A few weeks ago Idaho National Laboratories released the results of what it dubbed the “the largest plug-in electric vehicle infrastructure demonstration in the world.” Largely conducted in the pre Tesla S years, the study followed more than 8300 EVs (LEAFs and Volts) for three years, 6 million charging events and 125 million miles travelled.
Guess what the average cost for upgrading the residential electrical service to handle level 2 residential charging for those 8,300 installations was nationally?
(note for the math lovers: that was the mean, the median was a cool $1,200)
Unpacking the study somewhat, these installs were exclusively for single-family homes. These homes tend to be less expensive than other building types, and some of the costs have since come down as cities, government agencies, utilities, manufacturers and electricians have improved their products and practices. Nevertheless, we wanted to pass the major findings past an electrician that specializes in EV infrastructure, for his take.
Brett Beard is one of the busiest EV electricians in the country. Based in Los Angeles, he is nearing 1,000 installations for EV drivers to upgrade their electrical supply and install new chargers, including Plugless systems, in Southern California. He was not surprised by the national average nor the fact that Los Angeles region had the highest average cost (mean) at $1,800.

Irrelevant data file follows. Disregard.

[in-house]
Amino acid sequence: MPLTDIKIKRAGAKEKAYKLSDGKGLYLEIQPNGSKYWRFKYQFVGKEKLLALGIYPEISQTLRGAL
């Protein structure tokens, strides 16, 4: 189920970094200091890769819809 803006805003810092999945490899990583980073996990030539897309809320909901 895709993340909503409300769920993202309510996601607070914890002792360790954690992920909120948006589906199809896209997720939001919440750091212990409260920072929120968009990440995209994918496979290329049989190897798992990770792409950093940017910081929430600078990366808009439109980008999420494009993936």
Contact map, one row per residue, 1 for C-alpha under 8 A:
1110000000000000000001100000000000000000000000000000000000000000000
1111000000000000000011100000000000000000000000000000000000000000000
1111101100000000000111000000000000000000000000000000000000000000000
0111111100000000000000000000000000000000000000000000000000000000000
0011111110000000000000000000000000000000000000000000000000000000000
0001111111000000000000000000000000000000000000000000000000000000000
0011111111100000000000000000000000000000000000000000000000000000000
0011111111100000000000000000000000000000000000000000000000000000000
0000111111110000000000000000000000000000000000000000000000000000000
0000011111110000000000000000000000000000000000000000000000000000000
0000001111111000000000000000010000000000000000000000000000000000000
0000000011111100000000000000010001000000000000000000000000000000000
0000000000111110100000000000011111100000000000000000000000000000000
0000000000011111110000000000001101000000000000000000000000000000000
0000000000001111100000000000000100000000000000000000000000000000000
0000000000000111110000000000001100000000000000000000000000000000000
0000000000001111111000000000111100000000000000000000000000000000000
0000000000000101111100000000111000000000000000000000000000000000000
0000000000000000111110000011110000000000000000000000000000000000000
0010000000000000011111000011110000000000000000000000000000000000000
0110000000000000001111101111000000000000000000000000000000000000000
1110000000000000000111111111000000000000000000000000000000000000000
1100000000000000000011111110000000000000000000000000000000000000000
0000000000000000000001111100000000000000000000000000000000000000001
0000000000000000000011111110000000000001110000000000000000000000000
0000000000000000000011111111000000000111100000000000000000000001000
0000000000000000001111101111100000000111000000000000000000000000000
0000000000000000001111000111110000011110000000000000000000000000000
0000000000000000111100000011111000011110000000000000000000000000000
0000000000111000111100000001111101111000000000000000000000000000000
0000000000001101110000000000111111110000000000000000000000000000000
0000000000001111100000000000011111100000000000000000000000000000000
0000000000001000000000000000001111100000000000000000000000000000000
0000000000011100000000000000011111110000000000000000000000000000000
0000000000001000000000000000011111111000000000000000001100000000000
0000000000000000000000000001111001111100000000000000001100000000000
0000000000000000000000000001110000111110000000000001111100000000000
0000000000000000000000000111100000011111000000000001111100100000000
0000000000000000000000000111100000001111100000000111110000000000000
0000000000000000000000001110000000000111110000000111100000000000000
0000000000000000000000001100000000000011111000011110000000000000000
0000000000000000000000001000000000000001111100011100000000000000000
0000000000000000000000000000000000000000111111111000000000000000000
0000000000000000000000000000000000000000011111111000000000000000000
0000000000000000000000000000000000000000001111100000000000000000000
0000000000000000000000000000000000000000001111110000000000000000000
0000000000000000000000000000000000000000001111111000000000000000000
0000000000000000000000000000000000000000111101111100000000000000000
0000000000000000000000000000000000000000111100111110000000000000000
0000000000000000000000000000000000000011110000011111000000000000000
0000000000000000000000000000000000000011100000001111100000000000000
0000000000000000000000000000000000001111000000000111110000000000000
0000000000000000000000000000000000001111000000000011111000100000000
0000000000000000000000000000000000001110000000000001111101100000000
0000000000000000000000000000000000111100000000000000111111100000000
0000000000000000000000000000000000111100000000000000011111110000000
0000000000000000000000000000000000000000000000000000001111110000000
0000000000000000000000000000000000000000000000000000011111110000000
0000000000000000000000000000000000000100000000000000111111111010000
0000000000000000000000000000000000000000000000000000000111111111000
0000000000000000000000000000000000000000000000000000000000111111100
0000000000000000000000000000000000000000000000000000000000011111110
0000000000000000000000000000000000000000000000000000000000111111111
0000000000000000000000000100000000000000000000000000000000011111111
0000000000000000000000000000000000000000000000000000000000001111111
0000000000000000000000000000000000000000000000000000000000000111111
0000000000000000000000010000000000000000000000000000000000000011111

“The numbers don’t surprise me. We have to build in city commuting time between jobs with L.A. traffic, and the effect of permitting costs as noted by the study is definitely something that drives up the price tag for EV drivers,” says Beard. “There is also a cost in the time to pull permits and set up inspections too. Generally, though, what I see are a large amount of EV drivers who have gotten incredible deals on their EVs and are largely interested in cost savings in gas and maintenance – even a couple hundred dollars of expenses for electrical service is too much of a cost.”